energetic, cheerful, free, and courageous; and thus witnessing for Jesus, proclaims itself, in all its varied operations, as the blood, not of a man, but of the Son of God, the Lord of heaven. It is written of those saints, who are brought victorious out of the last antichistian struggle and received into eternal bliss, They overcame him (that is, Satan) by the blood of the Lamb (Rev. 12:11). Yes, this blood, by the marvelous power which it exercises, by virtue of which men are lifted beyond themselves to a height of gladness, valor, and devotion to God, which makes them a spectacle of joy to angelsthis blood glorifies the Lord Jesus even more than the water. Through the Holy Communion a re-newed and personal application of that blood is assuredly made, and so far it may be said that St. John had this sacrament in view; but, primarily, he undoubtedly intends by the blood, by which Jesus came and still comes, His atoning efficacy, which, by virtue of His finished sacrifice on the cross, will endure until the final consummation of all things. 3. There is a school of theology which prides itself in following a famous and gifted man probably, well known to youbut who, in fact, only acknowledge Christ as He who came by water. They, indeed, talk much of the Spirit of Christ which rules in His Church, but they merely understand thereby the moralizing and purifying power which emanates from the sinless ideal of Christs humanity, as light and heat from the sun. Yet, even on account of this moral potency, they do not hesitate to call Him the King of kingsno, nor to set Him forth and glorify Him as the only Savior of the world. They earnestly urge the Christian Church not to lose sight of Him by day or night, but steadily to gaze upon His image with the eye of the soul. They expect the greatest blessingseven the moral renovation of the whole worldsolely from the moral impulse which humanity receives from Him; and thus, at least, they are witnesses to the significance and importance of the truth that Jesus came by water, although we cannot but point out and condemn their view of this great truth as extremely partial and defective. In the same manner, there has ever and anon appeared in the church an equally one-sided teaching, though in a different direction, according to which the Savior came only by blood. This error meets us even in our own day. Its advocates rely upon the atoning sacrifice of Immanuel, but overlook His having come not by blood only, but by water and the Spirit. The appropriation of the blood is effected within the sphere of cold idealism, not in the innermost life of the mind. But an appropriation by which the man who trusts in the merits of Christ remains unchanged, the same as he ever was, is no reality. Whoever would take Christ as his Savior and Redeemer, must accept Him wholly; accept Him, that is, as the Being who came not by water only, but also by blood; and not only by water and blood, but also by a third agent. How, do you ask, by yet a third? Yes, my brethren, and that an exceedingly glorious agent. What saith St. John? It is the Spirit, we hear him say, which beareth witness, because the Spirit is truth. In this case, would not the Holy Spirit be an agent distinct from the water? Yes, an essentially distinct agent. The influence proceeding from Christ

signified by the water, is a moralizing not a renewing influence; it ennobles, but it does not recreate. It awakens the conscience to perceive what is pleasing to God, but it does not impart the power of performing it. It enkindles the mind for the ideal of a life devoted to God, such as was exhibited in the Incarnate Savior, but it does not actually implant this life within us. Whoever has experienced only that power of Christ and His Word signified by the water, is, in spite of all the moral earnestness excited within him, neither dead to himself nor to the world. When brought to the test, it will at once be obvious that, despite all the show of virtue shed over the life, God has not yet obtained the empire of his heart, but the idols of this world still hold their swaybe they glory, pleasure, worldly possessions, or whatever else has hitherto ruled it. The Holy Ghost, on the contrary, does not content Himself with a mere moral stimulus. He does not merely arouse and ennoble the children of Adam, such as may be the fruit, in a natural way, of an earnest contemplation of the character of Jesus. The Holy Ghost works by a marvelous and creative energyHe renews. The new birth is His act, by virtue of which the selfishness of mans heart is expelled, and pure love erected upon its throne; the love of the world expires in love to God, and, by the power of Divine grace, the desire of what is good, is enabled also to accomplish it. A life of the most sincere self-denial, the most childlike devotion to the Lord, and joyful running in the way of His commandments, is implanted by Him, and unfolds itself with increasing power and copiousness. This life frequently bears in the Holy Scriptures the name of Him who created it. It is called Spirit. It is the Spirit, says John, who beareth witness, because the Spirit is truth. In other words, whoever has become a partaker of the new life is convinced by the Holy Spirit, the blessed Comforter, that the new birth he has experienced is no illusion; neither is it a mere human change, but a real and miraculous work from on High, wrought in his inner man. Yet more, the Holy Ghost witnesses for Christ through the souls renewed by Him; for Him by whom the Spirit has been sent, and commissioned and empowered to accomplish this new creation. These new-born children whose life is after the Divine image, full of love, stand before the world as living epistles and letters of commendation, by whom He manifests to the whole world that He must be infinitely more than a poor child of humanity, since He constantly, and to this very hour, carries on the work of God upon earth. And, in truth, that new birth of a fallen child of Adamborn in selfishness and earthly mindednessis a work done in Christs name, in virtue of His mediation, by the agency of the Holy Ghost, who does not merely ennoble mans former self, but makes him a new creatureand this work is no less a miracle, and in no wise inferior to the creation of heaven and earth out of nothing. The spirit, I mean the renewed life and character of those that are in Christ Jesus, witnesses for the Spirit of Life in the strongest and most unequivocal manner. Here, then, we have the number of these holy and triune witnesses. What shall we now say, beloved brethren? Shall we ask, perchance, who it is that came and still comes by Water, Blood, and the Spirit? Shall we say, with John the Baptist, Art Thou He that should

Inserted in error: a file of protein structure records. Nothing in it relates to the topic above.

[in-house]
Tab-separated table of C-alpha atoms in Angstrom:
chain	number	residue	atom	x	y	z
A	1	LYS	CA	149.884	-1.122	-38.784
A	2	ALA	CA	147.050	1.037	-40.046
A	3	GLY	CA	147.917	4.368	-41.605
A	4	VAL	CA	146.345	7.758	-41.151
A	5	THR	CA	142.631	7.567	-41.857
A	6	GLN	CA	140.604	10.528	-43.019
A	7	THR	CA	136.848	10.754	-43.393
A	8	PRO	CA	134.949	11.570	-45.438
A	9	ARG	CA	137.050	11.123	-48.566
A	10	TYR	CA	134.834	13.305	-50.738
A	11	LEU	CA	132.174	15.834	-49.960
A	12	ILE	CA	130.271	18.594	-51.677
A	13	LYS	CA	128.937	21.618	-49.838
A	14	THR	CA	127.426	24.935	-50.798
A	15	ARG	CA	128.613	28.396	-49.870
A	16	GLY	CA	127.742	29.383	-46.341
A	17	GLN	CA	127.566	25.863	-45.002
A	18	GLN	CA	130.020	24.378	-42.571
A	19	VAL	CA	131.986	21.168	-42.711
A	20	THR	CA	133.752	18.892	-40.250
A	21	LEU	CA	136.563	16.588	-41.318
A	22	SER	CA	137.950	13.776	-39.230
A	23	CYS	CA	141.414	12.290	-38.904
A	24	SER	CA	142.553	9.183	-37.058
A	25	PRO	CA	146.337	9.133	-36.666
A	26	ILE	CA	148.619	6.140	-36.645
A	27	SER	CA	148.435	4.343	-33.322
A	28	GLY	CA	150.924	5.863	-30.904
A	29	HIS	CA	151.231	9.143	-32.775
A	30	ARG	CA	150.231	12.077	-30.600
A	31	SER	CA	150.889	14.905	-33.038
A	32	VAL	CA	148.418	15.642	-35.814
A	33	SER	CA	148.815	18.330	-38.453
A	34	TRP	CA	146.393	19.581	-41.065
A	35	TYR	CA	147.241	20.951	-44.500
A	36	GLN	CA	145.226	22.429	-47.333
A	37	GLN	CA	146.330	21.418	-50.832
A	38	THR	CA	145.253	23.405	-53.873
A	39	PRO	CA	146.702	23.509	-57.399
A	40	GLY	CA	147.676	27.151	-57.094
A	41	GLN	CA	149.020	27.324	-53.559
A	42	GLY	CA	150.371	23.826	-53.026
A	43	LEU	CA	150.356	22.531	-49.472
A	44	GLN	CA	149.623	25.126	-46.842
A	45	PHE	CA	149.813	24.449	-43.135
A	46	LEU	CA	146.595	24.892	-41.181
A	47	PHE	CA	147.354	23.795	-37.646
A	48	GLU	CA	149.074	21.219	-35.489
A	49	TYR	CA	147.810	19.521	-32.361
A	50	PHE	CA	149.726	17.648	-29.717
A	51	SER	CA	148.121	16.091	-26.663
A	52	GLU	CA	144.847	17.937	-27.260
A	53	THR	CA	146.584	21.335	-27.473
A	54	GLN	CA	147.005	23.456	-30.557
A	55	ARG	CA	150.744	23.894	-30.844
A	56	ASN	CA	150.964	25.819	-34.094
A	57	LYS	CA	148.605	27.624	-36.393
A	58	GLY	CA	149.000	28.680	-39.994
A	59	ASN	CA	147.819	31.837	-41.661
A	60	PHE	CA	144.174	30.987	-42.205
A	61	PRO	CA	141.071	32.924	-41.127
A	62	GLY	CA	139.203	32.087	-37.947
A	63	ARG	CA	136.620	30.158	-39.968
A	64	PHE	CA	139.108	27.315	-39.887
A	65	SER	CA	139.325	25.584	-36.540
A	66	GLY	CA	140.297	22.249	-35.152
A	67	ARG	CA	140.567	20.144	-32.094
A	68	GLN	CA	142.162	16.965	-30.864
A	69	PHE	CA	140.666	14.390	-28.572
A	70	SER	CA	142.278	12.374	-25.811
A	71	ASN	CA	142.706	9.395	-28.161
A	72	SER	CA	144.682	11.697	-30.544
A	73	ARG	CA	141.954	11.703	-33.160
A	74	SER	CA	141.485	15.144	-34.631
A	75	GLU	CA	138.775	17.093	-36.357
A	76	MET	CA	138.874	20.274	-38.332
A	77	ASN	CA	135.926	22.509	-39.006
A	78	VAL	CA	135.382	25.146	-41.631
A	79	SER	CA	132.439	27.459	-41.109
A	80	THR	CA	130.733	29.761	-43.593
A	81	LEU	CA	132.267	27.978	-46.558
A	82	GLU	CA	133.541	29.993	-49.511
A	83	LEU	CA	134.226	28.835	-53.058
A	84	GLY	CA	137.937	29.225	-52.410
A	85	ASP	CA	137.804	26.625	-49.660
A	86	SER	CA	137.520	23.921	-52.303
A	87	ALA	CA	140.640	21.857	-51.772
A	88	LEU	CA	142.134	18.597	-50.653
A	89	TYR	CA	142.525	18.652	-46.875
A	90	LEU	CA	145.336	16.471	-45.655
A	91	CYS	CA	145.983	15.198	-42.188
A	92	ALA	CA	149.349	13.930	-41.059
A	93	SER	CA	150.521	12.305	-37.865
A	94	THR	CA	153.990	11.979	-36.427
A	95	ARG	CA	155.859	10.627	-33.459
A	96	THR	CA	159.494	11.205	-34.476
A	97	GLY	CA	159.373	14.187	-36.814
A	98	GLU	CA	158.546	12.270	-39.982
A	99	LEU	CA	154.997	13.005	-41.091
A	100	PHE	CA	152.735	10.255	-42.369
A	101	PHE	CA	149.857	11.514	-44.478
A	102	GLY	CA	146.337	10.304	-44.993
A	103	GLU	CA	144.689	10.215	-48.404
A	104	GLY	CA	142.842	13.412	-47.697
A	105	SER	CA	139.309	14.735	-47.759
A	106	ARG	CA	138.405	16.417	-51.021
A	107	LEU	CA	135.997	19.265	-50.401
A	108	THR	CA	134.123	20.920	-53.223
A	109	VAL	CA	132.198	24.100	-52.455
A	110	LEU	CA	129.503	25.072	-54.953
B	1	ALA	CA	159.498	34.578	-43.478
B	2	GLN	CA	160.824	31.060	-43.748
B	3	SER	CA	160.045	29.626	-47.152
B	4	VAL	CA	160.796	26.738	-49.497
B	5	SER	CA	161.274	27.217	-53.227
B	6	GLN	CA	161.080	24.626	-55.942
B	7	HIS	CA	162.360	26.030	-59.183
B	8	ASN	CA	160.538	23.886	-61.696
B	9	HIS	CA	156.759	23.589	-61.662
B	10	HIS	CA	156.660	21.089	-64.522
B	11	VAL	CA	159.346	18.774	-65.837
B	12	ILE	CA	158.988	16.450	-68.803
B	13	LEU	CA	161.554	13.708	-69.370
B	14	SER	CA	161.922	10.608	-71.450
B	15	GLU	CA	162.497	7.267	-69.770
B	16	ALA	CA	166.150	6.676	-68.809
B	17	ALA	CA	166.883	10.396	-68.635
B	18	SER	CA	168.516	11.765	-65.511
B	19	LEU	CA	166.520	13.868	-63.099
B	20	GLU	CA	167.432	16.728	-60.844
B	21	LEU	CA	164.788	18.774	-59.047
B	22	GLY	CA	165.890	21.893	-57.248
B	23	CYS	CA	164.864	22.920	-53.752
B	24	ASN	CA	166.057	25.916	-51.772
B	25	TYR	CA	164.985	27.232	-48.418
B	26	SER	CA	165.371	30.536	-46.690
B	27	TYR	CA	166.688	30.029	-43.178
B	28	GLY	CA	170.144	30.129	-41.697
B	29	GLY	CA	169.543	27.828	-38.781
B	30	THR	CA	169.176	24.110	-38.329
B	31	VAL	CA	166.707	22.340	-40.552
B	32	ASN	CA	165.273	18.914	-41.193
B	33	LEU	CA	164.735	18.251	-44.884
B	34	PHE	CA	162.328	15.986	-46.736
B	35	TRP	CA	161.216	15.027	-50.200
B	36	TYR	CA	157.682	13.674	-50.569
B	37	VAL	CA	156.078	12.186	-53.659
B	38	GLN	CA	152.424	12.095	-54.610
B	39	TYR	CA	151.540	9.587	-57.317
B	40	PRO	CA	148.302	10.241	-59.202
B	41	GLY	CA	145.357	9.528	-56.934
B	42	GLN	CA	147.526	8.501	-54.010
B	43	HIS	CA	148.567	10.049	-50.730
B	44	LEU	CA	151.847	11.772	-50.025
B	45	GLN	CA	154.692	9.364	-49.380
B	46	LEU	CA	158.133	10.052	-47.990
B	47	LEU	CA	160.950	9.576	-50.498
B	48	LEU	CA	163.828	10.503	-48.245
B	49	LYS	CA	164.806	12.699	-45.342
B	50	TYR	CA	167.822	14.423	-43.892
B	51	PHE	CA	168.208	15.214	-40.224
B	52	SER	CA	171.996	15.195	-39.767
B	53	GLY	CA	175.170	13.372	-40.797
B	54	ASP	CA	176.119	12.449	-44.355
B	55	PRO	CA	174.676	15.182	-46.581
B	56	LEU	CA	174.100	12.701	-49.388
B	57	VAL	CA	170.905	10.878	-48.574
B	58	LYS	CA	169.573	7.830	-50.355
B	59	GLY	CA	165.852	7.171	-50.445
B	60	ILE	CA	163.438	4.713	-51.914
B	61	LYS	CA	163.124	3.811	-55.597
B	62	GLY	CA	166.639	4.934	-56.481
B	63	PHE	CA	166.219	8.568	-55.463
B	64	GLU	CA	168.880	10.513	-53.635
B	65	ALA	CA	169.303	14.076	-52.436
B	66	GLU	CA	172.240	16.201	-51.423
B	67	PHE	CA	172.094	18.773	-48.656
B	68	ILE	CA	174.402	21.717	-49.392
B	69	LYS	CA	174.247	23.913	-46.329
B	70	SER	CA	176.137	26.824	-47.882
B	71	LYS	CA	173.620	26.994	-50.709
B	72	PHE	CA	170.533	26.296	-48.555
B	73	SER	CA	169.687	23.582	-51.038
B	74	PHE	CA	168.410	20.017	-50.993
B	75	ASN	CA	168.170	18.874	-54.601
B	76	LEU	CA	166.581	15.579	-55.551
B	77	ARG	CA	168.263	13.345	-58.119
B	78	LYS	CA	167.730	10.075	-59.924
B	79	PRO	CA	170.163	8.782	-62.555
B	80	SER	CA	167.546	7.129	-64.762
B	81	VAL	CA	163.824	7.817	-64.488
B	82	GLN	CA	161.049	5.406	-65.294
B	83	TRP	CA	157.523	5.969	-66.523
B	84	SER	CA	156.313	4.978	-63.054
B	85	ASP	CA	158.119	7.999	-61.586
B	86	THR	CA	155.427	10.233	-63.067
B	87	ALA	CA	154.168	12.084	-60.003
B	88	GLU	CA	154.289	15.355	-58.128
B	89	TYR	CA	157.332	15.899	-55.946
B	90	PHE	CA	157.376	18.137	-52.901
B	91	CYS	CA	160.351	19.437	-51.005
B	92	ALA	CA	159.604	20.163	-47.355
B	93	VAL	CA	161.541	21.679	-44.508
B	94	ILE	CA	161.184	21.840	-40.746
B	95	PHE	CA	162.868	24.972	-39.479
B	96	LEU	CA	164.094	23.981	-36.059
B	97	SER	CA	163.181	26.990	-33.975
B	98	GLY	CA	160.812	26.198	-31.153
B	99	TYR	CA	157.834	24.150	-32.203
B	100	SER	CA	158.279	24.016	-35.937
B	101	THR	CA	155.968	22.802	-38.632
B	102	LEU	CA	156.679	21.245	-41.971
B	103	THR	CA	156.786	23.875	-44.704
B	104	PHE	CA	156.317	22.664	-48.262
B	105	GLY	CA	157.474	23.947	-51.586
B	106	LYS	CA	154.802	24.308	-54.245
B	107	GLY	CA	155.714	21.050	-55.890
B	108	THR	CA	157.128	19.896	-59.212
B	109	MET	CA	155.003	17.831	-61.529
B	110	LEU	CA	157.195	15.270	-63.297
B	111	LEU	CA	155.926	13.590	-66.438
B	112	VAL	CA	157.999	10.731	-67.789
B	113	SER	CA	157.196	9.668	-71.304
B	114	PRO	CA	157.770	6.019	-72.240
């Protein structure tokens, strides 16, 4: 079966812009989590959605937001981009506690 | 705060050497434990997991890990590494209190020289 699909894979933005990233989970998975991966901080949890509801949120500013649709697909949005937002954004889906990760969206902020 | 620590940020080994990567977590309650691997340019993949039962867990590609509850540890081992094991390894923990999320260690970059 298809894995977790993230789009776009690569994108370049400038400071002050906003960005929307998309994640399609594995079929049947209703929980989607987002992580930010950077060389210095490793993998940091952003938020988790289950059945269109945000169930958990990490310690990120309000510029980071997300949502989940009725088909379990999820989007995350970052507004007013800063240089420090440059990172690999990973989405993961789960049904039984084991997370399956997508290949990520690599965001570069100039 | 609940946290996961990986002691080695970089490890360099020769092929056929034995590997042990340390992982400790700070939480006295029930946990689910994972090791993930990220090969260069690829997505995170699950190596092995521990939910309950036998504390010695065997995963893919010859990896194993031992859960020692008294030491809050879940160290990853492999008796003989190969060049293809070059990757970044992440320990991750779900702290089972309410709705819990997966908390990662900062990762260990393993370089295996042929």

come, or look we for another? Shall we hesitate to recognize Him as the Messiah, whose continued efficacy, as imparting moral purification, bringing peace and renewing the soul, is attested by such powerful witnesses? Shall we still doubt, whether salvation is to be found in another than in Him? Far, oh, far from us be such folly and such sin! Let the world judge of Him as it will; the poor blind world is utterly incapable of judging of Him. The world knows Him not, because it has never taken time seriously to attend to the testimony, loudly as it is given, of those three witnesses for Jesusthe Water, Blood, and the Spirit; and if it suspects, as it may and often does, who is that miraculous Being, Jesus of Nazareththen it will not recognize Him, because a man coming with crowns, dignities and abundance is infinitely more congenial to its taste, than one whose only proclamation and commendation is that He comes by the Spirit, the Blood, and the Water. Let him who gives eternal condemnation the preference over eternal blessedness, follow the multitude, and chime in with the prevailing spirit of the times. Let him, on the other hand, who truly loves his own soul, and would assure himself of a life beyond the graveyea, let him not delay, but surrender himself now, even today, to Him, who spake no idle word when he said, No man cometh unto the Father but by Me. He is, and ever will be, the only Savior of the world. One must needs be blind, yea, more than blind, to mistake the seals which are set on the forehead of this our one and only Savior. O brethren, let me entreat you seriously to attend to this question of faith and conversion; for time hastens on apace, and you will attain, by Gods grace, the power, not merely to repeat, as a vain form, the letter of this text, but of proclaiming, from your own blessed experience, This is He that came by water and blood, even Jesus Christ; not by water only, but by water and blood. And it is the Spirit that beareth witness, because the Spirit is truth. Amen! This sermon was taken from the book: Tower Church Sermons Edited by T. Binney Jackson & Walford London 1852